Many using this model worked in contexts that were extremely repressive and dangerous for anyone known to be attempting to document casualties. This model can have advantages in such an environment: It can operate with a low profile, and provides a way of documenting casualties if other information flows are restricted, unreliable or do not give good coverage (e.g. media is limited, NGO activity is restricted, official documents are inaccessible). Recorders using this model were based both in and outside the country of conflict. Being based outside the country had advantages for data security. However, deep local connections and high levels of trust are always needed to construct a network and collect information.
Recorders using this approach may be able to produce and share information in close to real time. This depends on the structure of the recorder’s communications with the network, which may be slowed in some dangerous environments. Records produced by this approach were used by humanitarian organisations for their assessment of the conflict situation, in legal processes and for compensation, by recorders to make submissions to international courts and Special Rapporteurs in UN system, and by media organisations.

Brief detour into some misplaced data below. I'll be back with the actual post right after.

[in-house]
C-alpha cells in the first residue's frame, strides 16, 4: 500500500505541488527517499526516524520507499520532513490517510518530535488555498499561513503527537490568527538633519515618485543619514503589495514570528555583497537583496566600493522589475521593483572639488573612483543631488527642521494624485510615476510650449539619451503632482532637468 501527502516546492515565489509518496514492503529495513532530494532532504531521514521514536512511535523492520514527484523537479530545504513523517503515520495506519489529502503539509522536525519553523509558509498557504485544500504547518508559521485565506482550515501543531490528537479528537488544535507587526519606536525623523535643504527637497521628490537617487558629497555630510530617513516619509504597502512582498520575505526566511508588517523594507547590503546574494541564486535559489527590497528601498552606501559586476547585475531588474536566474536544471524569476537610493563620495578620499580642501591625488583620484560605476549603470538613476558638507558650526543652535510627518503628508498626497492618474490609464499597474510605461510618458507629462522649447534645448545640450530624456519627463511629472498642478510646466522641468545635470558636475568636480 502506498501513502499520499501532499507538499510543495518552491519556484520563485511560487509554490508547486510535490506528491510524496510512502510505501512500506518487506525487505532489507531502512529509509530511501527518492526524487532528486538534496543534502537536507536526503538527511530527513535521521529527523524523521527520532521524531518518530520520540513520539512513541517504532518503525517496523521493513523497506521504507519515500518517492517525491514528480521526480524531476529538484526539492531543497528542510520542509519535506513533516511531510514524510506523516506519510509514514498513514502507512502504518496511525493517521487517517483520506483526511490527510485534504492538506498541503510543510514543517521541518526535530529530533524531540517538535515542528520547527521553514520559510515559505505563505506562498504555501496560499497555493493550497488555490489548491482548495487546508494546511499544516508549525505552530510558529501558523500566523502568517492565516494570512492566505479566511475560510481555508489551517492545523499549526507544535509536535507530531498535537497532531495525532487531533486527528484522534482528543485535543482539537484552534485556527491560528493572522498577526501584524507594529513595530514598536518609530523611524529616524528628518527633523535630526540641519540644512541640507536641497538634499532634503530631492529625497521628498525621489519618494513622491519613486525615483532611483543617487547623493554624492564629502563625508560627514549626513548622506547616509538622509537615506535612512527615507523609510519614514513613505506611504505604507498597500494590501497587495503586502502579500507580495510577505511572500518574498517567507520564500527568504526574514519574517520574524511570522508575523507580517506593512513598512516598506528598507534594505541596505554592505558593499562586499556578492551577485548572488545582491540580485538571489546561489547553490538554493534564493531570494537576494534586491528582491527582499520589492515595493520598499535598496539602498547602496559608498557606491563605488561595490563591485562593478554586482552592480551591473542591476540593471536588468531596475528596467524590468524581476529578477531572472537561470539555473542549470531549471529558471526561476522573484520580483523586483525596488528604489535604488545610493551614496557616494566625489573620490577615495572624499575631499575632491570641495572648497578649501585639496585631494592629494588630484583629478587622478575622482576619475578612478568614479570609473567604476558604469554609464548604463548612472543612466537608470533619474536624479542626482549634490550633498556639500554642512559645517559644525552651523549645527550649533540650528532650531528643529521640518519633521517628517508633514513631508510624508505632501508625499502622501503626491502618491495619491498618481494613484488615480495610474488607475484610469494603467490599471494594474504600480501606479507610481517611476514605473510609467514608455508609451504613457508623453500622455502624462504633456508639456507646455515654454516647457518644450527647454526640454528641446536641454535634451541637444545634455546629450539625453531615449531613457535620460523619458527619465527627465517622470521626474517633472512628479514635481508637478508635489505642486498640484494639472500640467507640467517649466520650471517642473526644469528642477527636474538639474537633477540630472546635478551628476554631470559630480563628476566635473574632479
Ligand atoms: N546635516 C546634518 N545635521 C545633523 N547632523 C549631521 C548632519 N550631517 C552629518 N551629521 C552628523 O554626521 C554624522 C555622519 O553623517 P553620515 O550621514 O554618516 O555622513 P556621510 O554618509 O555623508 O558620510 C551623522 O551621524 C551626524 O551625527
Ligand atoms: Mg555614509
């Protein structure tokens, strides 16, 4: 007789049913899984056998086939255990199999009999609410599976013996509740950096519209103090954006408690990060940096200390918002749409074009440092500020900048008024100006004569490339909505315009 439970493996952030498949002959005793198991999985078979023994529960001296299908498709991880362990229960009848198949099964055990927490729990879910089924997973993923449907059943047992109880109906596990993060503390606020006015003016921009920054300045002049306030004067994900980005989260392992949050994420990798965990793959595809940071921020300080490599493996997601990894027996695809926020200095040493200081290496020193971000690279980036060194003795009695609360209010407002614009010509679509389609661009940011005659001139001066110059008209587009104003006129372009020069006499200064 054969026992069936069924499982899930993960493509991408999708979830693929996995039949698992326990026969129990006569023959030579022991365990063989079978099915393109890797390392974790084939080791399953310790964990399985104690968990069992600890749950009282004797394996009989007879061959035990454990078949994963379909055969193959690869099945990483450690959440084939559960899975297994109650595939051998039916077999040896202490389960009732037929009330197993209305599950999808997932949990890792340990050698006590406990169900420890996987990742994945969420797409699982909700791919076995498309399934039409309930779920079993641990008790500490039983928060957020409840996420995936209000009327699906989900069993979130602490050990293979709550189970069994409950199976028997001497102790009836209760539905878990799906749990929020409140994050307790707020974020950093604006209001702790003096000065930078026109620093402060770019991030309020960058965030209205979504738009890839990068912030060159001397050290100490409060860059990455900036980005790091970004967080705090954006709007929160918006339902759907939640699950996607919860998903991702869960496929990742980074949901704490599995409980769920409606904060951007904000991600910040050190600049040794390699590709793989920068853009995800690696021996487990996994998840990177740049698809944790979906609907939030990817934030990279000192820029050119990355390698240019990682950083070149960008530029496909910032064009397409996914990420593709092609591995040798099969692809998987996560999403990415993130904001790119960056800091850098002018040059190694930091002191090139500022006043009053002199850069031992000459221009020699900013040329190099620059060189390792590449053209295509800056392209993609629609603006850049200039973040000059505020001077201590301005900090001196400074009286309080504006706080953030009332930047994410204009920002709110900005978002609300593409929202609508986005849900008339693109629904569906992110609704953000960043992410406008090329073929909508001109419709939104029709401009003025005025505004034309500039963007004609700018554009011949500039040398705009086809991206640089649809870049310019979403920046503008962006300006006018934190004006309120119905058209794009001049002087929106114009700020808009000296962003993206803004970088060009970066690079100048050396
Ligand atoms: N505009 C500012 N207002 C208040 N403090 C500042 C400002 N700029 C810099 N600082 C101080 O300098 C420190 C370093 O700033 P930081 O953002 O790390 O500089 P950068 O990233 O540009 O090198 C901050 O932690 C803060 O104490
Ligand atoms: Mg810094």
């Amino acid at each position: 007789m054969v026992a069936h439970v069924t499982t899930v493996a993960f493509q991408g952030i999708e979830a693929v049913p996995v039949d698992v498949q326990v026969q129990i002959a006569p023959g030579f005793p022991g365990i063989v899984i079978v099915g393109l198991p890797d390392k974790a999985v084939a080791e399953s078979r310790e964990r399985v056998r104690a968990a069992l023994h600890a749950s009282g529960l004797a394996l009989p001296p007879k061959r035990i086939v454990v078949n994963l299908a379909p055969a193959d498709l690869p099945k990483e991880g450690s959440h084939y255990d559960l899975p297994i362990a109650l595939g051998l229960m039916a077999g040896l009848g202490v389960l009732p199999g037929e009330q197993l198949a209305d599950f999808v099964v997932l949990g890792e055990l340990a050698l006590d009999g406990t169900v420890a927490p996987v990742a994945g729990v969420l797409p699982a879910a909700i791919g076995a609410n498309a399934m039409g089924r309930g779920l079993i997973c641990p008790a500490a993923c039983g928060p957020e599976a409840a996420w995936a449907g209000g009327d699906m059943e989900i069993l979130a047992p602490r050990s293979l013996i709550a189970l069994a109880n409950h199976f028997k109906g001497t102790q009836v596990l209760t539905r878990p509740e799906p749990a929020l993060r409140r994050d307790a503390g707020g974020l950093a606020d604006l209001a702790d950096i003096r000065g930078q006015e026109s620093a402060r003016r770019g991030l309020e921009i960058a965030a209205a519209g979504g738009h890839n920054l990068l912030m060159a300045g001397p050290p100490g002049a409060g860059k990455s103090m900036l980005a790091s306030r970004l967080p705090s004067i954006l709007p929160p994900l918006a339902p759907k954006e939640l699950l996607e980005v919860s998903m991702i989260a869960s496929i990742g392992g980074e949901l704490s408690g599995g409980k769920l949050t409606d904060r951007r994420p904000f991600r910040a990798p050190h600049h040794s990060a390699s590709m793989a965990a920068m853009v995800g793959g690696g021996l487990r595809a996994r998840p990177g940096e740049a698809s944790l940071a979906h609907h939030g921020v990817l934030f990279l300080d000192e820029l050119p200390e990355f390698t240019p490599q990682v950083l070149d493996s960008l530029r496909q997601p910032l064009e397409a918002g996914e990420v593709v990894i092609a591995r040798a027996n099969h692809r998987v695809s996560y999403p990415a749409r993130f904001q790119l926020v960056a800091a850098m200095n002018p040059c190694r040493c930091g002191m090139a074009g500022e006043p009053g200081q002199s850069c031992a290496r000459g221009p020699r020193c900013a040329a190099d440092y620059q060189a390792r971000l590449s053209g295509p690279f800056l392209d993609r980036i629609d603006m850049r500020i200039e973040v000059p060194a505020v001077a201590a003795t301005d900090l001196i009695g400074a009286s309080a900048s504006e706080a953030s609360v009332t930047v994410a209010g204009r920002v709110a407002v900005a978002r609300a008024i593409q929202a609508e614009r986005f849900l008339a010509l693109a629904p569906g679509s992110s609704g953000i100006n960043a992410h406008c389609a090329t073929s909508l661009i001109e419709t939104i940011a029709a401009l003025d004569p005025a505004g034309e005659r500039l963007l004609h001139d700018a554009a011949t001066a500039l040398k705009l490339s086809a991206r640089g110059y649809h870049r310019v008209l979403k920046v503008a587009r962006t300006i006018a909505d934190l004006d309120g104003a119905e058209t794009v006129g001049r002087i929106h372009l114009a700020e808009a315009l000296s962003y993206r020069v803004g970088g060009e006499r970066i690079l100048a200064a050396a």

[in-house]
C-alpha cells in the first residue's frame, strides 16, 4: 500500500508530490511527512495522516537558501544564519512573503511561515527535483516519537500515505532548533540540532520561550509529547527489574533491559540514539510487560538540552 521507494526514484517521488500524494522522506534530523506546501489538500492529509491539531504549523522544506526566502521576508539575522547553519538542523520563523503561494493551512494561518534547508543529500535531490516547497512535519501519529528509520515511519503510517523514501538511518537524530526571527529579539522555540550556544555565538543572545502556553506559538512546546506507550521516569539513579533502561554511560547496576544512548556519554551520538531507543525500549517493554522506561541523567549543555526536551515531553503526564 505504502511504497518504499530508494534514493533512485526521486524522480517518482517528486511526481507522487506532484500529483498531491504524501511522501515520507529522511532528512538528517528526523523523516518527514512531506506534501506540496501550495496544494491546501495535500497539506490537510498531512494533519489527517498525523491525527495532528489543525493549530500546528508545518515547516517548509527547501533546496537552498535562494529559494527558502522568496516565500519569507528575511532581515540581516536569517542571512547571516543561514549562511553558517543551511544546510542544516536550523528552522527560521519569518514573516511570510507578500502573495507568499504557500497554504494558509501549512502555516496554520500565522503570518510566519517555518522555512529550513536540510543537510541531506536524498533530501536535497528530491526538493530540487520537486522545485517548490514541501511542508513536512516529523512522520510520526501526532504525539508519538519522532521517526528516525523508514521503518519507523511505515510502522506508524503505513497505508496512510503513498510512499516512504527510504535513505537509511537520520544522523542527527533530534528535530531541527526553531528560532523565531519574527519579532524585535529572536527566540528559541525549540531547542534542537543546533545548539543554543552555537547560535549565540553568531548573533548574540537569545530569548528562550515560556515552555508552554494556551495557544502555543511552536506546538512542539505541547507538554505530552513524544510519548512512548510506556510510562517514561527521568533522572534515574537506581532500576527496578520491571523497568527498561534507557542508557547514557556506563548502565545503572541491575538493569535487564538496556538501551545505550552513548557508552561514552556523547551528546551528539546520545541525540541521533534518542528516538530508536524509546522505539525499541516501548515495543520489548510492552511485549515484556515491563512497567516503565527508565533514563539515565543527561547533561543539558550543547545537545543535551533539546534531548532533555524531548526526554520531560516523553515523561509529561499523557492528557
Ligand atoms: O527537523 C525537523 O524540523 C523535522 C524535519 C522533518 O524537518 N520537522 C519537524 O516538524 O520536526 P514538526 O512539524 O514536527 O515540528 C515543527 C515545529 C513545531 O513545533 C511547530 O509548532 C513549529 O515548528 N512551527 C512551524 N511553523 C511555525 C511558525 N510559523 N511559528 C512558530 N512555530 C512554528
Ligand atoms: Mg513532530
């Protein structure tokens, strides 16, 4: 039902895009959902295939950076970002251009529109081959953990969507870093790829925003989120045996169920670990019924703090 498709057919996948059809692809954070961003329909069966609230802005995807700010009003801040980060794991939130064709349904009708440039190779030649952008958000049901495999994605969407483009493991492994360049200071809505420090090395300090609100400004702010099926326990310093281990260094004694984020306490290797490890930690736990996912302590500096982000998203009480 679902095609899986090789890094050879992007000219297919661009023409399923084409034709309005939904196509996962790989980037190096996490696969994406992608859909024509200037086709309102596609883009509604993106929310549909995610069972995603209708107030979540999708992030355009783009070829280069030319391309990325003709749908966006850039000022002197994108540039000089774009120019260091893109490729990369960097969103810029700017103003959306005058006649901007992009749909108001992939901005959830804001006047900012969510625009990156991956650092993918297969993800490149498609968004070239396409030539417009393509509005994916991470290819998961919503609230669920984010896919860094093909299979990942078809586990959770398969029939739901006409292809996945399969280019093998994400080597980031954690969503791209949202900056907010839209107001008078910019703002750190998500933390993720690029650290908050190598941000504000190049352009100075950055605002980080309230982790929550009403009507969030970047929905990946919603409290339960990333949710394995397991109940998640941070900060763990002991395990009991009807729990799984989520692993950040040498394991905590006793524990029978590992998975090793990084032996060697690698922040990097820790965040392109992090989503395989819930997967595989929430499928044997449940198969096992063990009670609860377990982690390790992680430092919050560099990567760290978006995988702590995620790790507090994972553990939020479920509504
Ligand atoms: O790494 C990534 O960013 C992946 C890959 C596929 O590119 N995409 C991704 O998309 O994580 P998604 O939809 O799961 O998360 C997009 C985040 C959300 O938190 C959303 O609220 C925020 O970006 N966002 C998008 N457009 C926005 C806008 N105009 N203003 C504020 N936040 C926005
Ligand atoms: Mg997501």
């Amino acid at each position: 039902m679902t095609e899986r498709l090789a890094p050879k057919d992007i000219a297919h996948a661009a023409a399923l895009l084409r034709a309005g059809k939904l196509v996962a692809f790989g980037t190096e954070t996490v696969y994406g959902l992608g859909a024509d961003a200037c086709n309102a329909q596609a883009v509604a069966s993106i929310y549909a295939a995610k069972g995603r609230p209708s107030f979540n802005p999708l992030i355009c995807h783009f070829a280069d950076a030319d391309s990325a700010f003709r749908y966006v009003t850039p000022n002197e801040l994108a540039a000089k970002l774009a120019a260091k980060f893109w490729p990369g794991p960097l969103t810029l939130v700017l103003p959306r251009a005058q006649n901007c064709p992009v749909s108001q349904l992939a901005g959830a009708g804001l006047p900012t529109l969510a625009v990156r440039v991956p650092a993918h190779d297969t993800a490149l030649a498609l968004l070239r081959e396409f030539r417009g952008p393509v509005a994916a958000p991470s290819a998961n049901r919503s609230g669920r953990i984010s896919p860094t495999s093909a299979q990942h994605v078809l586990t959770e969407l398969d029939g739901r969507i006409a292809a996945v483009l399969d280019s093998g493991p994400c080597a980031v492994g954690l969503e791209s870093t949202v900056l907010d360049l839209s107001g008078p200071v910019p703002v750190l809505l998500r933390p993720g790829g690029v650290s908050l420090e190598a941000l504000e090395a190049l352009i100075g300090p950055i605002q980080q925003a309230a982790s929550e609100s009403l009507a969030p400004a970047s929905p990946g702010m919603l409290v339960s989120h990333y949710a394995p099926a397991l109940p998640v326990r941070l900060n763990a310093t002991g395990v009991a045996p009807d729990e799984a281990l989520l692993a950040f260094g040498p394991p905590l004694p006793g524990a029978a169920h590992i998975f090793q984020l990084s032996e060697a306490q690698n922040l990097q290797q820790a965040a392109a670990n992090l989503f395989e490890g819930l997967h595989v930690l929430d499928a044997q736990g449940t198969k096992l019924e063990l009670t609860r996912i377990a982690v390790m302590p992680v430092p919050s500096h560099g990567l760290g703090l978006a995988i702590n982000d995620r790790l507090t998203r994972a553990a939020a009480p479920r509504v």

Multiple source investigation
This is recording that uses a very wide range of sources with consistent on-the-ground investigation of cases. The aim is a comprehensive and highly detailed record.
All possible documentary and other information are collected in this approach. Collecting information from family members and eyewitnesses is prioritised. This approach aims to establish a wide range of detailed facts about every casualty to a high standard of proof. Evaluation and corroboration of multiple sources and original investigations are the confirmation procedures. This type of recording prioritises accuracy over speed, and will often have longer-term uses.
Most of those interviewed who were operating this model, were working post-conflict, though many started collating information during conflict using other models as listed above. This provided a starting point for more in-depth work. This approach benefits from the availability and accessibility of a wide range of official and other documentary sources. In less heavily documented contexts, those operating this model might rely on having a high profile as an organisation to reach all those with information. One recorder using this approach operated in a country where the state was hostile to such documentation. Some of their work had to be clandestine. Others suffered threats and intimidation from state and other parties. However, all recorders using this approach engaged their governments on the results of their casualty recording, and achieved some kind of response or dialogue. Some political space for recording may be necessary for this model to operate.